By Natasha Persaud
It might be lonely at the top, but it’s not so stressful. New research suggests climbing the ladder can have its rewards. Two studies reported in PNAS link leadership with lower levels of stress, despite a presumed increase in job demands. One key driver appears to be having a sense of control.
In the first study, researchers compared military and governmental leaders in charge of subordinates to non-supervisors. By two independent measures, one psychological the other physiological, the leaders reported less stress: They reported less anxiety and produced lower levels of the stress hormone cortisol.
In a second study, researchers compared leaders at various levels. Again, leaders in more powerful positions scored better than middle managers on measures of mental and physical stress.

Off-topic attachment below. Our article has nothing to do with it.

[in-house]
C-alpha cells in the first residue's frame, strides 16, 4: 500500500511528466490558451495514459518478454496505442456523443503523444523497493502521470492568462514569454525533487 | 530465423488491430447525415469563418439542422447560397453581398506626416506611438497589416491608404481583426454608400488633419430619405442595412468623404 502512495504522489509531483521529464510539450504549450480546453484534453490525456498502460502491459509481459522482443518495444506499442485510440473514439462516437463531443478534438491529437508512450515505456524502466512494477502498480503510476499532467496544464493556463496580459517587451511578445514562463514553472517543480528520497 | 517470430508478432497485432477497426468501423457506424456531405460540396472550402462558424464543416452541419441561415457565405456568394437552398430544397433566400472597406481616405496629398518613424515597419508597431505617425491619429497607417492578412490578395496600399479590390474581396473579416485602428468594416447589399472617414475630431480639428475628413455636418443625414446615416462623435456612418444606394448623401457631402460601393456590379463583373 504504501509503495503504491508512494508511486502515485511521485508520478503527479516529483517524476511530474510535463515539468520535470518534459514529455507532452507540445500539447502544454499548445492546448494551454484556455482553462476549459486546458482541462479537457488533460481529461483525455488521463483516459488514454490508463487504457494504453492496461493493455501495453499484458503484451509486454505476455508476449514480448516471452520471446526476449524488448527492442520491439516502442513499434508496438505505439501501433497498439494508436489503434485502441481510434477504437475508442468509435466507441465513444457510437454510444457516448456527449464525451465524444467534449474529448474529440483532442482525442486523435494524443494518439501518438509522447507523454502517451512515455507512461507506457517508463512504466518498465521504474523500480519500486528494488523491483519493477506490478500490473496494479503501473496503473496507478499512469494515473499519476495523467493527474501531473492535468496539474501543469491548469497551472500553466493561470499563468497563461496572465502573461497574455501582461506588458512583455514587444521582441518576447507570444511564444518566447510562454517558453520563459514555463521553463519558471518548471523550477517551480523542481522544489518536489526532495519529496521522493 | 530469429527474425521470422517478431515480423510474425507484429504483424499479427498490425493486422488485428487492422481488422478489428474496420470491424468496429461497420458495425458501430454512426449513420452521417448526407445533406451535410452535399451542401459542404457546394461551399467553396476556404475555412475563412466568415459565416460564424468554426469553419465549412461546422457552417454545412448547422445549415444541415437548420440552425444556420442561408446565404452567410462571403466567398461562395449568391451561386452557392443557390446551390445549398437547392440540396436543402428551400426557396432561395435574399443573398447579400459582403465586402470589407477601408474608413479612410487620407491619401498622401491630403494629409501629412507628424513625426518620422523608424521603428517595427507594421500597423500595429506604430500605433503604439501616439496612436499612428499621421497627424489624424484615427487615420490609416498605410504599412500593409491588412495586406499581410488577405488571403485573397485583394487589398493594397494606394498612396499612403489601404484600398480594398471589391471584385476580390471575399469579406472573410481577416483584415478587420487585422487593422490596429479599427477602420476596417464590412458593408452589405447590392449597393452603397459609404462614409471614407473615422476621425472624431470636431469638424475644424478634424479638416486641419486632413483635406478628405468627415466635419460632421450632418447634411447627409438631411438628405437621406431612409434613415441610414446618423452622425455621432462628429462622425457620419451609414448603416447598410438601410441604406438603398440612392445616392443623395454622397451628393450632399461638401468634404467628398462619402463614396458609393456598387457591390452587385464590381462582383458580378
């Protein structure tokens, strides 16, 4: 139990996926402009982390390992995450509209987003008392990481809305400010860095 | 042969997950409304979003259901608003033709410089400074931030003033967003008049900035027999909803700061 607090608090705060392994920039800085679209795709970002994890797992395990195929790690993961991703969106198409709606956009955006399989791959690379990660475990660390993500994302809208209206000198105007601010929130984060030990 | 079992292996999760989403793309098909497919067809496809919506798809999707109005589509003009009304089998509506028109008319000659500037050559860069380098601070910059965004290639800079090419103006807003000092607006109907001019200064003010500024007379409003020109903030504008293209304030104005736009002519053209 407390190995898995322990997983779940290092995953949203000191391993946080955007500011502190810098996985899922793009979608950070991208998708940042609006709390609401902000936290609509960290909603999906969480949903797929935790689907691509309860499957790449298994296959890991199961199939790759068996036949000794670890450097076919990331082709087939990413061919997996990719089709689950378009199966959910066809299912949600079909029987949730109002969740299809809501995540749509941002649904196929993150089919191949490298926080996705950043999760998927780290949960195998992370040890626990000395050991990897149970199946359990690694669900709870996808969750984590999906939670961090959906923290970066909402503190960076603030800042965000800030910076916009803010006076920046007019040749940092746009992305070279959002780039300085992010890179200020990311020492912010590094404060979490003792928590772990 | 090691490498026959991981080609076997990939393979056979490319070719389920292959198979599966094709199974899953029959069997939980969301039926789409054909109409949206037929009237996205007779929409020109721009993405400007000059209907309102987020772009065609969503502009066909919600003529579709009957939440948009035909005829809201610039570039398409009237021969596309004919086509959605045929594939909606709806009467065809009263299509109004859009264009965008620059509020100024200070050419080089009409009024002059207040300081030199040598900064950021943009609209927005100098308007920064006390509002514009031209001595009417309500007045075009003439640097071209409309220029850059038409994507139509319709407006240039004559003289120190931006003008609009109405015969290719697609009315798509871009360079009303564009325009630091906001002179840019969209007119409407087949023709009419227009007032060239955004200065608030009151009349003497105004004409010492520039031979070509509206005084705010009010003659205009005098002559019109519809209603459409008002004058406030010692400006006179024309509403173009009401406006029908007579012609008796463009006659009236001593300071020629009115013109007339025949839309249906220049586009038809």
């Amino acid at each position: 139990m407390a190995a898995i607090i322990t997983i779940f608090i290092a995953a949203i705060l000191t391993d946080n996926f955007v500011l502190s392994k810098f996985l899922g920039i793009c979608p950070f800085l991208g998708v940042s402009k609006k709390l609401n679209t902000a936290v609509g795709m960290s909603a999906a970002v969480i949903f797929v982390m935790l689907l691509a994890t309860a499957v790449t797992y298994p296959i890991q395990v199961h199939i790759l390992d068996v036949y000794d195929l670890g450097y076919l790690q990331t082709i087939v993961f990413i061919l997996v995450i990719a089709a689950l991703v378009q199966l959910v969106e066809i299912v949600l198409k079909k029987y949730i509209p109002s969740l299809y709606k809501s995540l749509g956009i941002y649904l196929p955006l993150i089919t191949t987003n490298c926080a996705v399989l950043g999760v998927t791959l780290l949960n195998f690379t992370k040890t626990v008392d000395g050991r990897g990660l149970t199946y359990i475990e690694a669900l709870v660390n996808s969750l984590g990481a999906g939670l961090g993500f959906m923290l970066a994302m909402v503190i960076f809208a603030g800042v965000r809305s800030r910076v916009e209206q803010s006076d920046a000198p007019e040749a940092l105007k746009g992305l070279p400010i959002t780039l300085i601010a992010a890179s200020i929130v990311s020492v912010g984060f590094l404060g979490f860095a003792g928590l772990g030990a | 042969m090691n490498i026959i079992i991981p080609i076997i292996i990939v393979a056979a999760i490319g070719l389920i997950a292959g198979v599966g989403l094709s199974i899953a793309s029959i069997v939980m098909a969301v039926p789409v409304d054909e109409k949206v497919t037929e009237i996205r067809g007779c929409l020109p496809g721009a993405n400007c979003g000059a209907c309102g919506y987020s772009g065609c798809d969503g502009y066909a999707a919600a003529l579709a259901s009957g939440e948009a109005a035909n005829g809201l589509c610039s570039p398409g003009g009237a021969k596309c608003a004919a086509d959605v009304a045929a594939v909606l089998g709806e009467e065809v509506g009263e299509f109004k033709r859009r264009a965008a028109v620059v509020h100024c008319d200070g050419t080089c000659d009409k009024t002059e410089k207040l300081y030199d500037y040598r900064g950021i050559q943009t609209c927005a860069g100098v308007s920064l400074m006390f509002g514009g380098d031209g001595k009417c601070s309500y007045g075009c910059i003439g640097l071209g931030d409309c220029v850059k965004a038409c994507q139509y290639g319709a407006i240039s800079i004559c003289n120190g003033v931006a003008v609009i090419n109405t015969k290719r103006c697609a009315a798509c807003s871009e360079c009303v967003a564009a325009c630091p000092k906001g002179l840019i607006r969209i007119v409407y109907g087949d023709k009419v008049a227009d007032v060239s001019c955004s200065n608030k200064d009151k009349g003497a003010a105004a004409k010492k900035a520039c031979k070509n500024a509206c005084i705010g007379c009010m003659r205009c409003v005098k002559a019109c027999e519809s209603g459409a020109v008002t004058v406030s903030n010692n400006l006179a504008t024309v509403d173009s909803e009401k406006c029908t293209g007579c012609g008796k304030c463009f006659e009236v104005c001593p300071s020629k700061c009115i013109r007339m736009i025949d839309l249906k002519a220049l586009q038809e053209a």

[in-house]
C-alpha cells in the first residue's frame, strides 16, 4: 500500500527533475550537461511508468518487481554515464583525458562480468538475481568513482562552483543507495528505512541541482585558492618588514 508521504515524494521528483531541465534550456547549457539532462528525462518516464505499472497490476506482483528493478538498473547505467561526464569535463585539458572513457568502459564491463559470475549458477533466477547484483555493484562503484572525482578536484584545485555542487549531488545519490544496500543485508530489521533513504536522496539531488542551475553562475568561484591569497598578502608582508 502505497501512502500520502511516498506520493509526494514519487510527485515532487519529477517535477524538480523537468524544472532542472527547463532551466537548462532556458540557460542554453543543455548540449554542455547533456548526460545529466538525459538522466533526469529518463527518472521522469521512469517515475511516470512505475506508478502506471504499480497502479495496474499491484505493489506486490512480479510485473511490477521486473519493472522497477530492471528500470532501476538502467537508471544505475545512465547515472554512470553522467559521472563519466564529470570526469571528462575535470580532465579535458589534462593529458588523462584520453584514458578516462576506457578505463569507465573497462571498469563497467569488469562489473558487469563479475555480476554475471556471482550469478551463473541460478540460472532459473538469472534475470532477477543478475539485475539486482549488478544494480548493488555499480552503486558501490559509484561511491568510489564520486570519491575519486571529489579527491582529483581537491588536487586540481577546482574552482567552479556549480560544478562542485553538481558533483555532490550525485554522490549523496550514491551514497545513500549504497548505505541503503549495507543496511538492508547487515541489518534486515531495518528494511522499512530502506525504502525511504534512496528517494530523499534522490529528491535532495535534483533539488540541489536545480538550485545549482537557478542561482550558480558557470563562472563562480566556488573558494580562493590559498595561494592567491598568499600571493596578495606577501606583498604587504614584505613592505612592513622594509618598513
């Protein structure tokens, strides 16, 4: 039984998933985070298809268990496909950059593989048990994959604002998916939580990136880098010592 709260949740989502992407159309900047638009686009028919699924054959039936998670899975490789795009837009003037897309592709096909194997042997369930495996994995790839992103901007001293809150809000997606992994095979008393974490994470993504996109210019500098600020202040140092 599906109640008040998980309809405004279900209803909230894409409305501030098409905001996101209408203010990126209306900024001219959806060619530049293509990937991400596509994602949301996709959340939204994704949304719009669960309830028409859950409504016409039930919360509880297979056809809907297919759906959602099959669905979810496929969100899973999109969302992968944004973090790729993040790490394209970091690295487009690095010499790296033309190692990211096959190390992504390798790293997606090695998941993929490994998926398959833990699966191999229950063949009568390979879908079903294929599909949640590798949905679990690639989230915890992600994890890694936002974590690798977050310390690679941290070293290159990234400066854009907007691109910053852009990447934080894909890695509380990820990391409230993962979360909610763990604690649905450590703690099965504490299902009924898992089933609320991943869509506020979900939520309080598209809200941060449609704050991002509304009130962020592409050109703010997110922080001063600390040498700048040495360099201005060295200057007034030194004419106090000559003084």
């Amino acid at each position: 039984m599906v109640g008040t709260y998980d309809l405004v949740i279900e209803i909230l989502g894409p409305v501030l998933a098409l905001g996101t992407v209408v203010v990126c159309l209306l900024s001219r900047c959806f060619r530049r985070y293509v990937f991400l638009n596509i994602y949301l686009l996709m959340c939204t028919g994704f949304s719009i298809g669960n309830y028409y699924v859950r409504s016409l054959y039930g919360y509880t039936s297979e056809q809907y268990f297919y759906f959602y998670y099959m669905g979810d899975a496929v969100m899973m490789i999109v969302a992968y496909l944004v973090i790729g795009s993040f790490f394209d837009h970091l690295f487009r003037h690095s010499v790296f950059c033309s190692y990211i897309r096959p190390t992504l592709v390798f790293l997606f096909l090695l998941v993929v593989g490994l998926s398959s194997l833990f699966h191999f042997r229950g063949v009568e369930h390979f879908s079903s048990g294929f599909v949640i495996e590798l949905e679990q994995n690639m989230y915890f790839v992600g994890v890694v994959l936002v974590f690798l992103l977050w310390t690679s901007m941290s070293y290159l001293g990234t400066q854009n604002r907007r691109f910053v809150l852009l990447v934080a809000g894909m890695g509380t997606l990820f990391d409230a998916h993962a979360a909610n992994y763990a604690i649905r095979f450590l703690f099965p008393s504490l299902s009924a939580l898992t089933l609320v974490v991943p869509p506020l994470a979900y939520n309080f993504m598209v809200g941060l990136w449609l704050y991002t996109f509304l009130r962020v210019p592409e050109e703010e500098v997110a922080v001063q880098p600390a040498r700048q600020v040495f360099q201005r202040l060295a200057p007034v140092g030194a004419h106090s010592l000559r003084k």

The researchers suggest that moving up the ranks boosts a person’s sense of control. That is, when you’re in charge, you’re better able to control the factors that could cause stress. Leaders, for example, can delegate responsibilities to others.
By the same token, it’s possible that less stressed individuals simply receive more promotions. Whatever the reason, rising through the ranks to become the “bossy” boss has its perks!
Sherman, G. et al. “Leadership is associated with lower levels of stress.” PNAS Early Edition. Sept 24, 2012.